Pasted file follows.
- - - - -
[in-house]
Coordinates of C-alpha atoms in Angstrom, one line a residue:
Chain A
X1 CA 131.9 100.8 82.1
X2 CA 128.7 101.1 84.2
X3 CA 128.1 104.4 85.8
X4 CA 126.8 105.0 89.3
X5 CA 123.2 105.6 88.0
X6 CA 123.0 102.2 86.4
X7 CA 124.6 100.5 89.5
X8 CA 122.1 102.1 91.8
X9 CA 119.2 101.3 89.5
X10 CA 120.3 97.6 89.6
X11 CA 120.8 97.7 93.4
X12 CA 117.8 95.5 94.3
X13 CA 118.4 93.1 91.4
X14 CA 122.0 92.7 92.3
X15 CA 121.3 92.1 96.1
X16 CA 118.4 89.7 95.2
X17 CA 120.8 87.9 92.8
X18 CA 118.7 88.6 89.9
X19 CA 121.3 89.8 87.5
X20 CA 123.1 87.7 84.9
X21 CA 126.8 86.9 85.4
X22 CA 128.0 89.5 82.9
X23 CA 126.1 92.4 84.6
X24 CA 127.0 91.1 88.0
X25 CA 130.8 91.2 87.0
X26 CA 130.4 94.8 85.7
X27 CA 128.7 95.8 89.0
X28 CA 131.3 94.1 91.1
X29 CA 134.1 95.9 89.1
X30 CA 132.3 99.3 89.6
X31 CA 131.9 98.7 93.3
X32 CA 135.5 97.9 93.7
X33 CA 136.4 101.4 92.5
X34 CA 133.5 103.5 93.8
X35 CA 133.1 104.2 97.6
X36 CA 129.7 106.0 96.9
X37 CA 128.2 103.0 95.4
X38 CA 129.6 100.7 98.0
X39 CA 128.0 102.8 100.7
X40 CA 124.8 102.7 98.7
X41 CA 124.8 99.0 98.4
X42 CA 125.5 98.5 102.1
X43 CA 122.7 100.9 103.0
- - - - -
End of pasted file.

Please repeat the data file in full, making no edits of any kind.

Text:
[in-house]
Coordinates of C-alpha atoms in Angstrom, one line a residue:
Chain A
X1 CA 131.9 100.8 82.1
X2 CA 128.7 101.1 84.2
X3 CA 128.1 104.4 85.8
X4 CA 126.8 105.0 89.3
X5 CA 123.2 105.6 88.0
X6 CA 123.0 102.2 86.4
X7 CA 124.6 100.5 89.5
X8 CA 122.1 102.1 91.8
X9 CA 119.2 101.3 89.5
X10 CA 120.3 97.6 89.6
X11 CA 120.8 97.7 93.4
X12 CA 117.8 95.5 94.3
X13 CA 118.4 93.1 91.4
X14 CA 122.0 92.7 92.3
X15 CA 121.3 92.1 96.1
X16 CA 118.4 89.7 95.2
X17 CA 120.8 87.9 92.8
X18 CA 118.7 88.6 89.9
X19 CA 121.3 89.8 87.5
X20 CA 123.1 87.7 84.9
X21 CA 126.8 86.9 85.4
X22 CA 128.0 89.5 82.9
X23 CA 126.1 92.4 84.6
X24 CA 127.0 91.1 88.0
X25 CA 130.8 91.2 87.0
X26 CA 130.4 94.8 85.7
X27 CA 128.7 95.8 89.0
X28 CA 131.3 94.1 91.1
X29 CA 134.1 95.9 89.1
X30 CA 132.3 99.3 89.6
X31 CA 131.9 98.7 93.3
X32 CA 135.5 97.9 93.7
X33 CA 136.4 101.4 92.5
X34 CA 133.5 103.5 93.8
X35 CA 133.1 104.2 97.6
X36 CA 129.7 106.0 96.9
X37 CA 128.2 103.0 95.4
X38 CA 129.6 100.7 98.0
X39 CA 128.0 102.8 100.7
X40 CA 124.8 102.7 98.7
X41 CA 124.8 99.0 98.4
X42 CA 125.5 98.5 102.1
X43 CA 122.7 100.9 103.0